Broody breeds

Discussion in 'General breed discussions & FAQ' started by bigz1983, Sep 5, 2019.

  1. bigz1983

    bigz1983 Songster

    385
    338
    171
    Aug 9, 2016
    Michigan
    We have 5 hatchery stock black australorps.
    They are from the same hatchery, same age as our buff orpingtons and none of them have went broody either.
    The barred rock hen that went broody last year was not hatchery stock.
    We got her from a breeder.
     
  2. ConnieA

    ConnieA Songster

    239
    564
    181
    Mar 9, 2015
    Just my opinion, but I think that most of us small breeders prefer broody birds, since they help prevent the expense of extra incubator space. I think that the big breeders work with so many more chickens, it's not worthwhile for them to select for broodiness, one way or another.
     
  3. bigz1983

    bigz1983 Songster

    385
    338
    171
    Aug 9, 2016
    Michigan
    This is really what I want in a chicken breed
    -Large breed for dual purpose meat/eggs
    -Goes broody reliably
    -Clean legged(Don't really care for feathered feet)
    -Rose comb(better for winters in my region)
    The Wyandotte meets most of this critea but not sure about broodiness?
    I have one Wyandotte and she has never gone broody.
     
    SurferchickinSB and MROO like this.
  4. SueT

    SueT Crossing the Road

    6,806
    16,510
    777
    May 27, 2015
    SW MO
    I had one Wyandotte for about 3 years, never went broody.
     
    SurferchickinSB likes this.
  5. varidgerunner

    varidgerunner Songster

    1,037
    1,160
    246
    Aug 16, 2013
    I hatch out everything with standard sized american gamefowl or oriental gamefowl, just like people have for years.Always wondered why my grandma spoke fondly of the gamefowl she had in the days before electricity. Finally figured it out. She never spoke fondly of silkies, because they weren't used for anything but oddities, then as now.

    My orientals- 1. Have long lifespan. At least 10, 20 years not uncommon. 2. 99.9 percent of females go broody. Some of the roosters even go broody, so it probably means you have a 120% chance of getting a broody hen. 3. Go broody early, after the first few eggs are laid. 4. Go broody often. 5. Can raise chicks on free range, fighting off predators up to the possum, skunk, raccoon class. Even the hens can take out a hawk. Will raise large commotion and make larger predators think twice about losing an eye. Using extreme wariness, athleticism, and the ability to see in the dark they do quite well. They have very high hatching success and chick survival. 6. large enough to set a large clutch of standard sized eggs, excess cockerels have large breast and are very tasty. Take longer to grow than their modern cornish descendants, but it doesn't cost you anything as they do it in the woods on bugs and seeds. 7. Males are the best companions you could ever have. Lower incidence of human aggression than any other breed of chicken. More tame and laid back than any other breed, can be trusted with small children, dressed up in doll clothes, taken to grocery store, etc.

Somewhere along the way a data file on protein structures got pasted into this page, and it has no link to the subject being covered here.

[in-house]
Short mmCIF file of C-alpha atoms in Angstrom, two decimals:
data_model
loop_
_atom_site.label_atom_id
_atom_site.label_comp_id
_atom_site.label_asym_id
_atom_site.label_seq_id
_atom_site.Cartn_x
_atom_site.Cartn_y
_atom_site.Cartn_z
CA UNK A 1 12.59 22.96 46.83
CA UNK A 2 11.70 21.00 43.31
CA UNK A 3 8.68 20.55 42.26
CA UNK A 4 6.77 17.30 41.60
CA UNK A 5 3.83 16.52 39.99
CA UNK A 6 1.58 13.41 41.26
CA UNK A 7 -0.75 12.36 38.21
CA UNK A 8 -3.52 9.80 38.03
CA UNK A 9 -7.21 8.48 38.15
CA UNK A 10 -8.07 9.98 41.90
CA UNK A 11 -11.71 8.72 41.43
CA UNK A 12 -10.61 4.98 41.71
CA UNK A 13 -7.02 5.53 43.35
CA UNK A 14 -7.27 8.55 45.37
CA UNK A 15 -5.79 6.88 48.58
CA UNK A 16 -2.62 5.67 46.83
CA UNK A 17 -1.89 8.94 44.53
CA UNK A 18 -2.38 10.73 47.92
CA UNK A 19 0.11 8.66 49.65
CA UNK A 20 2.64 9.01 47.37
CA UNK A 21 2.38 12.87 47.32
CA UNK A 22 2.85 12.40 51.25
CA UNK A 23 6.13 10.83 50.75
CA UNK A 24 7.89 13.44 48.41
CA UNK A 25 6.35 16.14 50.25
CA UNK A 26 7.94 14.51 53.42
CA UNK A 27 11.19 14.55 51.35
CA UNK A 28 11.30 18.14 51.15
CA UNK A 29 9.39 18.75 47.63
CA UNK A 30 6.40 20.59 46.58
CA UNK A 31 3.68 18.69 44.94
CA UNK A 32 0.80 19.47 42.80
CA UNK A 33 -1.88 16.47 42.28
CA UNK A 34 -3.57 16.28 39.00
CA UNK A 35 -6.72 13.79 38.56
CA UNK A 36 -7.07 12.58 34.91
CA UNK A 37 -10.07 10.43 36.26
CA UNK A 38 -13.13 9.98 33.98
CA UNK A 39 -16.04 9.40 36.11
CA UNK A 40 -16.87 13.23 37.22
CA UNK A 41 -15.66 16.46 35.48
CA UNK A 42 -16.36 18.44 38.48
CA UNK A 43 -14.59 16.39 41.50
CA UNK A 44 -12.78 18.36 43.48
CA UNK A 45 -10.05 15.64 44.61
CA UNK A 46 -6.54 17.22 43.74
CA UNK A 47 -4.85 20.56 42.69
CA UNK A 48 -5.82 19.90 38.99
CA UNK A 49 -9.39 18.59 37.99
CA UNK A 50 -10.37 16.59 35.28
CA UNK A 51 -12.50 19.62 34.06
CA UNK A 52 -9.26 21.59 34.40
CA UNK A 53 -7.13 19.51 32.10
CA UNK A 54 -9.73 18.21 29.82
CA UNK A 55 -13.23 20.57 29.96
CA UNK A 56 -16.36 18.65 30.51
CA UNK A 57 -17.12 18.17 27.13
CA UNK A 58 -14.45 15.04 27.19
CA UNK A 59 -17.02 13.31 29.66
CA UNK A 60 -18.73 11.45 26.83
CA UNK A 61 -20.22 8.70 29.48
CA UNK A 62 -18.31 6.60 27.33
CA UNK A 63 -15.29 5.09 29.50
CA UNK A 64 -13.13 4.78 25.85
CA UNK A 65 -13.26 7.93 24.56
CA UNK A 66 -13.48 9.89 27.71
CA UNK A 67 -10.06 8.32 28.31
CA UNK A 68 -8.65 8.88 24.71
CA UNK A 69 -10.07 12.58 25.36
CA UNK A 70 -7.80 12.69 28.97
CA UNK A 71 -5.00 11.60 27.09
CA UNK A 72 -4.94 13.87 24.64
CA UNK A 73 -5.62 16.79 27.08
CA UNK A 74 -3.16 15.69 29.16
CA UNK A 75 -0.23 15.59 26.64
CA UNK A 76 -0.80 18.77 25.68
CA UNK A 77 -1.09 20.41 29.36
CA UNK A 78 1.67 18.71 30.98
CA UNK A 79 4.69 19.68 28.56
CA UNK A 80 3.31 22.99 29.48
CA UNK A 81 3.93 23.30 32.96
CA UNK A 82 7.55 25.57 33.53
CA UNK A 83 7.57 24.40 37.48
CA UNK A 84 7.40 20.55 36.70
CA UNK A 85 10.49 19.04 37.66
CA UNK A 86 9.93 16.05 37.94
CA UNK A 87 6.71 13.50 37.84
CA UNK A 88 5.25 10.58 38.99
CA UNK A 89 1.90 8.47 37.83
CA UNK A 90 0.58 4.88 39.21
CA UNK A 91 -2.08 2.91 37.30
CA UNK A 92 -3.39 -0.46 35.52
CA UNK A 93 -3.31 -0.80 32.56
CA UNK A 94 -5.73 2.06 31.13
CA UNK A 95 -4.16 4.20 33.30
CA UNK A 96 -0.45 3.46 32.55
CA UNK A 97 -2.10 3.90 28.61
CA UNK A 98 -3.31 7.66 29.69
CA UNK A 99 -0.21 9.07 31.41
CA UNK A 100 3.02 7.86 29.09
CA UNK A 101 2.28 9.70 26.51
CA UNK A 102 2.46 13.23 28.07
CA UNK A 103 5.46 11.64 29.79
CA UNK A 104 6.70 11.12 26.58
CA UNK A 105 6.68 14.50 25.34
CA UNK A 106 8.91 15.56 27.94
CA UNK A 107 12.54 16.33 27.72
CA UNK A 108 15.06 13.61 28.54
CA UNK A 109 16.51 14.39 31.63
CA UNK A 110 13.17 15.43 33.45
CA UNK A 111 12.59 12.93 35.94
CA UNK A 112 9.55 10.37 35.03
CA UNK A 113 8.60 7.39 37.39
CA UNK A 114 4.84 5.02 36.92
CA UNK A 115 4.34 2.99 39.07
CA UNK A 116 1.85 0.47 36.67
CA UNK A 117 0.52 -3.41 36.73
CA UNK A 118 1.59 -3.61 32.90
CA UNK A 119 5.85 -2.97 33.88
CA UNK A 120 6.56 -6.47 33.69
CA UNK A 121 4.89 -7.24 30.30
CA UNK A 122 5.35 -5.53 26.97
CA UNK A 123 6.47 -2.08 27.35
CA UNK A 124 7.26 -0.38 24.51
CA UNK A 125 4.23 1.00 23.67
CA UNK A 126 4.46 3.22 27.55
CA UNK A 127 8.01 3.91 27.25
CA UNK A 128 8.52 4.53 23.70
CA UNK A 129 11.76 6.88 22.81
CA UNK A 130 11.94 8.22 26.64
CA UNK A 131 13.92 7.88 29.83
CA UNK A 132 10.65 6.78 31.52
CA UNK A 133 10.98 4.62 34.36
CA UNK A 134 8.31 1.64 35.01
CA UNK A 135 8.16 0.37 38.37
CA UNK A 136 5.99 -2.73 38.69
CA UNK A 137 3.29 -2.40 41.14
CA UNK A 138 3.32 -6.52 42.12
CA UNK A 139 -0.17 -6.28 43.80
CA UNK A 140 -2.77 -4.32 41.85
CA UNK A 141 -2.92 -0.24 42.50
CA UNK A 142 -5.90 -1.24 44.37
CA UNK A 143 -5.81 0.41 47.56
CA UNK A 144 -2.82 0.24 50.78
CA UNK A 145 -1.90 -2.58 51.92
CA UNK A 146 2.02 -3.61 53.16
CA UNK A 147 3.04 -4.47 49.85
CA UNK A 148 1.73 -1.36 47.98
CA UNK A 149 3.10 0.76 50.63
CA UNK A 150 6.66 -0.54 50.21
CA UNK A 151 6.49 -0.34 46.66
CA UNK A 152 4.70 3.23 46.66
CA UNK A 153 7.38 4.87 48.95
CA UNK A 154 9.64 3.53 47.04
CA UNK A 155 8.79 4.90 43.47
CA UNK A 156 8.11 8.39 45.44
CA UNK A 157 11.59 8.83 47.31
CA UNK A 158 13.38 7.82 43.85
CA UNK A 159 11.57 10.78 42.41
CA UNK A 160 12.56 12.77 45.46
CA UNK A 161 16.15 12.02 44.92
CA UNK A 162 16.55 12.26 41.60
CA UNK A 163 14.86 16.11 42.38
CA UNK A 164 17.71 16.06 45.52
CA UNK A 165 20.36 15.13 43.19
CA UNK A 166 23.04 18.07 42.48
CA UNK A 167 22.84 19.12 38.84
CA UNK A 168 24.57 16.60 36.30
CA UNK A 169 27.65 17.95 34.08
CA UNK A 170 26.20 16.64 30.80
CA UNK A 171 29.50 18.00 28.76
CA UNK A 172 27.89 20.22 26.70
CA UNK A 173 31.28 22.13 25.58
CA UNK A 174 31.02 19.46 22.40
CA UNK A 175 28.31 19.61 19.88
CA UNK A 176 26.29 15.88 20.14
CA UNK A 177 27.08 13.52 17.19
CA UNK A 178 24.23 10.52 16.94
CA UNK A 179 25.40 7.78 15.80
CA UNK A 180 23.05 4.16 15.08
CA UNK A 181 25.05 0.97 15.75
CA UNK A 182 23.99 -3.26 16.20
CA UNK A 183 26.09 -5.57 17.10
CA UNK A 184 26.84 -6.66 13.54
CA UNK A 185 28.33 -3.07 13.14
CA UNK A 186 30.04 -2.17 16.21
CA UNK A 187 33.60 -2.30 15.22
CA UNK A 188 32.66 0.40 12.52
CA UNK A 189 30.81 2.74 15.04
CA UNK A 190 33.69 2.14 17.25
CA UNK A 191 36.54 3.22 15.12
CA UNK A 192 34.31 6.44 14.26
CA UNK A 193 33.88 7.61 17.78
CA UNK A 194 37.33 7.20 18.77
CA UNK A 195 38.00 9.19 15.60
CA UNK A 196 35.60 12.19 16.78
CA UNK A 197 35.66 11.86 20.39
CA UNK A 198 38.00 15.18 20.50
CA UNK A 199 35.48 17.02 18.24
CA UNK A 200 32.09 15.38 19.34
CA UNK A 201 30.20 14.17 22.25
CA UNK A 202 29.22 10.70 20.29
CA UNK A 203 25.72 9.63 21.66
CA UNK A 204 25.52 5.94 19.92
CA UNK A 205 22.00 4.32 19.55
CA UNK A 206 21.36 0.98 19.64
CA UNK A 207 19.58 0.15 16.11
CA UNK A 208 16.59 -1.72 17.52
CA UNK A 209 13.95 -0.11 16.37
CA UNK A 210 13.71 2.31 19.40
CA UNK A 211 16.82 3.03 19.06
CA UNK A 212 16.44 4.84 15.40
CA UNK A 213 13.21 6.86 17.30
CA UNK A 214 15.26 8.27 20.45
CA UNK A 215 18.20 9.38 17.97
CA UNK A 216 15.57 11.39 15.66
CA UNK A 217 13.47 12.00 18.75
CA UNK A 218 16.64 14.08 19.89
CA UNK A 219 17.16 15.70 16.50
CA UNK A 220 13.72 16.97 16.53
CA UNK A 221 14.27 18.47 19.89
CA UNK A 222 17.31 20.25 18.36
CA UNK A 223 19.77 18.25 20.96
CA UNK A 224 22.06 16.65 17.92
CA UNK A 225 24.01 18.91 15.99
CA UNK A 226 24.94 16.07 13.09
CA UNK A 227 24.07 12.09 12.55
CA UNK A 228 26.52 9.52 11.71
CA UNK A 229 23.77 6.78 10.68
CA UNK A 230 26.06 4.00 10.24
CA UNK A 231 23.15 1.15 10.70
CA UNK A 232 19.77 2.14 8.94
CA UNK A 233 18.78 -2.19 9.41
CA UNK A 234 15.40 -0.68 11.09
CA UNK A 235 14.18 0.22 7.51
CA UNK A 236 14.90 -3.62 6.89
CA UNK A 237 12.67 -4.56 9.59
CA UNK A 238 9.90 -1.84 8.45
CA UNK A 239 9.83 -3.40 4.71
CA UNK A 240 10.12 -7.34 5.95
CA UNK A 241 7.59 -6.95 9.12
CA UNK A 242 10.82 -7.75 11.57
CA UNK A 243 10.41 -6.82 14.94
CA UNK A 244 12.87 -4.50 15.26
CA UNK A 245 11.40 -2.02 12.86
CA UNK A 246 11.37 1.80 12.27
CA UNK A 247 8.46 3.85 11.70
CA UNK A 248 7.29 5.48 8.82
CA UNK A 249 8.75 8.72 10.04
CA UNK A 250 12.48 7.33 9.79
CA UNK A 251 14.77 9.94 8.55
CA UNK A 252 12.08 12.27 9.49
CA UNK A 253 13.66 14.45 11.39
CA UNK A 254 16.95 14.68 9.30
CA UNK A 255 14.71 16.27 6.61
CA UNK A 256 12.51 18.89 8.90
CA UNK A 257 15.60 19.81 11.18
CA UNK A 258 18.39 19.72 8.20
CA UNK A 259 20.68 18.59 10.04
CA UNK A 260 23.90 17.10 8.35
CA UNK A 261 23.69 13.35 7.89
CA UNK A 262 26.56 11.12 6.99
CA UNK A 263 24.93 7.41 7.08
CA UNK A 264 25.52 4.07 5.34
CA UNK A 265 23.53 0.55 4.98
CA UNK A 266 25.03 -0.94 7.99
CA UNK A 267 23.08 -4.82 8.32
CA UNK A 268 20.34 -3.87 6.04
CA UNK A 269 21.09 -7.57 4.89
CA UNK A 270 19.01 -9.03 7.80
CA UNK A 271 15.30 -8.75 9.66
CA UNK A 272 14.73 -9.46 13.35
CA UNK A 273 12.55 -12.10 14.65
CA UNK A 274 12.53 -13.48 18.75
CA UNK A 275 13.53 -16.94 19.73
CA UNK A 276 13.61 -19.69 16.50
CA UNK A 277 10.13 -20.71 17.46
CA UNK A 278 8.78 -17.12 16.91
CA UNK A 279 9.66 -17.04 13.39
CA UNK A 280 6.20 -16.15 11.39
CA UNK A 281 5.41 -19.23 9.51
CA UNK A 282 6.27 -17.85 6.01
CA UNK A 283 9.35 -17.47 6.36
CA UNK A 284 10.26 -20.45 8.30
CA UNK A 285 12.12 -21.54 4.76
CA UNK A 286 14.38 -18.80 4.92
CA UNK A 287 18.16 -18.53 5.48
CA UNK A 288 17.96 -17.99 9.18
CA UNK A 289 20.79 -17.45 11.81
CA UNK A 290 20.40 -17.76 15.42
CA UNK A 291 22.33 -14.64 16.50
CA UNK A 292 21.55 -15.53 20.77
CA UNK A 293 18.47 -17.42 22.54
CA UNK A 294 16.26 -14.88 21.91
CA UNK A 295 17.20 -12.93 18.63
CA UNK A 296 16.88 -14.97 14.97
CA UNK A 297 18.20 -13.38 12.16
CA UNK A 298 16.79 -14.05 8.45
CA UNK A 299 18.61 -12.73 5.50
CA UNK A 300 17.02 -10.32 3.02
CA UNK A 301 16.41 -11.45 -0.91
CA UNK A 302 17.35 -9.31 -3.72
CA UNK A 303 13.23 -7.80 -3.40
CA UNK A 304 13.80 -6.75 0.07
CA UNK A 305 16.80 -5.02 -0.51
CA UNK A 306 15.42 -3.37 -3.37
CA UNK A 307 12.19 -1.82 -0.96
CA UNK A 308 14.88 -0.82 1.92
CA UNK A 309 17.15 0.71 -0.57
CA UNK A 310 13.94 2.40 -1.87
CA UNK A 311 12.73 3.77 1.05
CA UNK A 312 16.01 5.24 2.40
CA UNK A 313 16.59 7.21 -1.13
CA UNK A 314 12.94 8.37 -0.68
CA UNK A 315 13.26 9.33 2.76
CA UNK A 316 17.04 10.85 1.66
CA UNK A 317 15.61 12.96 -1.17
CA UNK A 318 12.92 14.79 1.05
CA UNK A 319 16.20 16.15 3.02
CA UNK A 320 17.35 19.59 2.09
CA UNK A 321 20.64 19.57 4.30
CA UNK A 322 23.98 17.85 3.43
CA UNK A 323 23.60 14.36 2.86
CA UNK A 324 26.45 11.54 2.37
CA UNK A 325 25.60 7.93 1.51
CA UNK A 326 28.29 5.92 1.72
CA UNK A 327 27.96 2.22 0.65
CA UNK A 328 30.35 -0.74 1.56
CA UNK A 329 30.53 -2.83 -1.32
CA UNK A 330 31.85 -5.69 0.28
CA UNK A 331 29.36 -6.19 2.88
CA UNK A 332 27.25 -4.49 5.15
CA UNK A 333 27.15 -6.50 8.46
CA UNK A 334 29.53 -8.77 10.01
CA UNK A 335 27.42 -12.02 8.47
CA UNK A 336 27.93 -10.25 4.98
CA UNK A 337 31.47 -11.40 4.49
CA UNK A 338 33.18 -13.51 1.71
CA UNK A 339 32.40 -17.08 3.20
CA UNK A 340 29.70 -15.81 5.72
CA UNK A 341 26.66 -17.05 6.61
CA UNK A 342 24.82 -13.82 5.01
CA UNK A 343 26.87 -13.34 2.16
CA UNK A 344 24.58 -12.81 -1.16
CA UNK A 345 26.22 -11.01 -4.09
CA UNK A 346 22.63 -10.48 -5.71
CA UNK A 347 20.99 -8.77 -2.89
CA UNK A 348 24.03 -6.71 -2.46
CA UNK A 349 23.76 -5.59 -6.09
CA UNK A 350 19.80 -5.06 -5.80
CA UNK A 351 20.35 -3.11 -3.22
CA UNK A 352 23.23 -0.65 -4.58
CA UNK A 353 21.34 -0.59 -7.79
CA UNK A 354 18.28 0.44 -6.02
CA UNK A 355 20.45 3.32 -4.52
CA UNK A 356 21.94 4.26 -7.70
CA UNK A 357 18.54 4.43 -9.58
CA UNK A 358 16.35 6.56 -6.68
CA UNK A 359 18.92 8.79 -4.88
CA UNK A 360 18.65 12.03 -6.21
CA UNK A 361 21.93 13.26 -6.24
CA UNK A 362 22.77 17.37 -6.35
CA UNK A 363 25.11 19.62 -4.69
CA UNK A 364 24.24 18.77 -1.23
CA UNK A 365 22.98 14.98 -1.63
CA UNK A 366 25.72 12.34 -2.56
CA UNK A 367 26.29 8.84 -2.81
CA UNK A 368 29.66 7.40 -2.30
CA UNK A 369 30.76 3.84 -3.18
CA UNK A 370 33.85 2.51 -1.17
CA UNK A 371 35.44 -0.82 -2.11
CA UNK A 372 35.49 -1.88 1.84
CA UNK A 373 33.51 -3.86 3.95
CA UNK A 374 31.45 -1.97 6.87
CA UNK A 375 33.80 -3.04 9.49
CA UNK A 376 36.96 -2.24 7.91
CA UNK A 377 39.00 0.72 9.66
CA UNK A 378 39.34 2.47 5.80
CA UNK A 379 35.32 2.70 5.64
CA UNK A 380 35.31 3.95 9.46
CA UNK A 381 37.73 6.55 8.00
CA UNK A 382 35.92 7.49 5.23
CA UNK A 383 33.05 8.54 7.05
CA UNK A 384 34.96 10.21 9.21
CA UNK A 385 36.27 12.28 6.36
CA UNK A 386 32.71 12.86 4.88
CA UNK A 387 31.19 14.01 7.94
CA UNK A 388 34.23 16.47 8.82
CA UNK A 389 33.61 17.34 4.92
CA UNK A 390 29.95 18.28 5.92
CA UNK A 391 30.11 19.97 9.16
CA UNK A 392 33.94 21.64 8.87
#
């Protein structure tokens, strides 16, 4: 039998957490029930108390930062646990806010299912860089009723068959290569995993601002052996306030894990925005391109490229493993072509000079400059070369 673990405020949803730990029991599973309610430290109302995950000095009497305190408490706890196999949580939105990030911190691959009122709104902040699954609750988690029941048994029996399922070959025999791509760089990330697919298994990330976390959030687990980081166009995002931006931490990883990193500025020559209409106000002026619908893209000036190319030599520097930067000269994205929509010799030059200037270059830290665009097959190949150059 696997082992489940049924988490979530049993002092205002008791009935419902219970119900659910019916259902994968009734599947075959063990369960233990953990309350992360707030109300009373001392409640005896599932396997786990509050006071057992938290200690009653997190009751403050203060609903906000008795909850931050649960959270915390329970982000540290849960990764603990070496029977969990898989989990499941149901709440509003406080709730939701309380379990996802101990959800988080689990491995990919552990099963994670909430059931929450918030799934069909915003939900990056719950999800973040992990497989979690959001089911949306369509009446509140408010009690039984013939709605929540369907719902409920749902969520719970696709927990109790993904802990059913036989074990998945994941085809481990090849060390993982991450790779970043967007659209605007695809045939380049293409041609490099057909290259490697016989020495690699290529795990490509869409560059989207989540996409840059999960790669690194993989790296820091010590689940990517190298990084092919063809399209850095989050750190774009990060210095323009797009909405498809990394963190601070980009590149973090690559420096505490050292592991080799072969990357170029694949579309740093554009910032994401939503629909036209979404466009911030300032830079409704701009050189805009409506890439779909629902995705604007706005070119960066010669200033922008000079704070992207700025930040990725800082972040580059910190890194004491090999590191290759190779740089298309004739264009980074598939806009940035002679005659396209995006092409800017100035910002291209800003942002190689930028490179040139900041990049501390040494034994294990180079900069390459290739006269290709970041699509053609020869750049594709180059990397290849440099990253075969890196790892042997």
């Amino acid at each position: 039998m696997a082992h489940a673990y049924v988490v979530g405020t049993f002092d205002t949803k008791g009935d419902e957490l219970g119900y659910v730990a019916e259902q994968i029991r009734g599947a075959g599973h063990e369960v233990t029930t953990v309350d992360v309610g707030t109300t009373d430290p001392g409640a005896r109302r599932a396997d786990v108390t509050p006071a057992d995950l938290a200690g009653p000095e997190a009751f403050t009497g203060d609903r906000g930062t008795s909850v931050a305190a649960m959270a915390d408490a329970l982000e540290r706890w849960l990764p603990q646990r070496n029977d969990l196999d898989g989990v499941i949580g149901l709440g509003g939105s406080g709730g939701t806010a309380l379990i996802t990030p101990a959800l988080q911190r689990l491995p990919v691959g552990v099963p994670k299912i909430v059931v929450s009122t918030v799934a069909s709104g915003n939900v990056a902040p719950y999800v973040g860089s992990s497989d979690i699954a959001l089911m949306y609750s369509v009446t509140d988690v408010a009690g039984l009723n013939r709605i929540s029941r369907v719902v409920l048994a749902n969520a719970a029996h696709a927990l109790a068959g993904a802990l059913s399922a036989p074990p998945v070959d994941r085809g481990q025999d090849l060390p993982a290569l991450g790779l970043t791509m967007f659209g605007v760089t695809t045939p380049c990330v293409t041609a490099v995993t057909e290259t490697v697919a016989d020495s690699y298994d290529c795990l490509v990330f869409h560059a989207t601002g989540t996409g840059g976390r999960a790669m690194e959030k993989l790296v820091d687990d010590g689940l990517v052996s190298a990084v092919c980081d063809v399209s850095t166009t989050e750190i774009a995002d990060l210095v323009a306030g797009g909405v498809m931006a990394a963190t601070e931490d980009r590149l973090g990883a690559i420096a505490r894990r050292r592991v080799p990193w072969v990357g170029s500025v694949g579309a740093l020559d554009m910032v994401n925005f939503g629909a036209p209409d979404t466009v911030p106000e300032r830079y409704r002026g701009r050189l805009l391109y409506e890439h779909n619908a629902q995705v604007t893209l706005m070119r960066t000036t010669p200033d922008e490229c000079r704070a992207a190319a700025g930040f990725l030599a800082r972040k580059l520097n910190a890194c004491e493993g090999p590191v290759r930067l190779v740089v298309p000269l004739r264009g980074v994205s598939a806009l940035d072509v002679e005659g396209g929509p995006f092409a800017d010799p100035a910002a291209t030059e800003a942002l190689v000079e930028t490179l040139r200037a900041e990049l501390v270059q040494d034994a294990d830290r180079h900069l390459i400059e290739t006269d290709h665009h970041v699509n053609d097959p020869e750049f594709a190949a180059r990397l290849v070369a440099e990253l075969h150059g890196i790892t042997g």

bigz1983 and ConnieA like this.
  6. bigz1983

    bigz1983 Songster

    385
    338
    171
    Aug 9, 2016
    Michigan
    Is that the same chicken set as your avatar?
    I will look more into them.
    They kinda like look the cornish or Indian game.
     
    Last edited: Sep 8, 2019
  7. varidgerunner

    varidgerunner Songster

    1,037
    1,160
    246
    Aug 16, 2013
    My avatar is an asil, yes. They mixed some barnyard mutts with Asil and came up with the Cornish, probably the reason for the resemblance.
     
    bigz1983 likes this.
  8. bigz1983

    bigz1983 Songster

    385
    338
    171
    Aug 9, 2016
    Michigan
    How do they handle cold weather?
     
  9. Kathleen Sanderson

    Kathleen Sanderson In the Brooder

    9
    18
    24
    Oct 29, 2017
    I've never had a Buff Orpington go broody, either, even though 'everyone' says they are good broodies! I did have a Buff Wyandotte go broody, though, and strongly suspect she had some Buff Orpington in her ancestry, because she had white skin and legs (Wyandottes are supposed to have yellow skin). I think I got the Buff Wyandottes from Privett hatchery, but you'd have to check and see if they still sell them.

    I've had several Easter Eggers go broody, even though the breed descriptions usually say they won't. One of the best broodies I've had was half Easter Egger and half Silkie, and then her daughter, who was 3/4 EE, was also a good broody hen. The crosses will have a bit of feathering on their legs, but they don't have feathered feet like Silkies do. I don't know if the crosses will always have normal feathers, but mine did, and I think that's preferable -- they handle weather better, and I think it's also helpful for covering a clutch of eggs. Both of my cross hens were about half-way in size between a Silkie and Easter Egger, and laid small eggs (but not tiny).

    Right now I've got Icelandics, and have had several of them go broody; the fact that they go broody was one of the main reasons I decided to get Icies, because they are also good layers.

    Personally I don't care much for the feather-footed chickens, because in snow they get ice balls on their feet, and in mud they are just a mess and have to be kept inside (and I prefer my chickens to be free-range as much as possible). But in some situations they are fine, they just take a little more care.
     
    bigz1983 likes this.
  10. bigz1983

    bigz1983 Songster

    385
    338
    171
    Aug 9, 2016
    Michigan
    I wonder if I should look for heritage breeder stock Wyndottes or Dominics?
    If I could find Wyndottes or Dominics bred to have the broody gene and meet my requirements rose comb, dual purpose, clean legged(no leg feathers)I think it would be worth the investment...
     

BackYard Chickens is proudly sponsored by: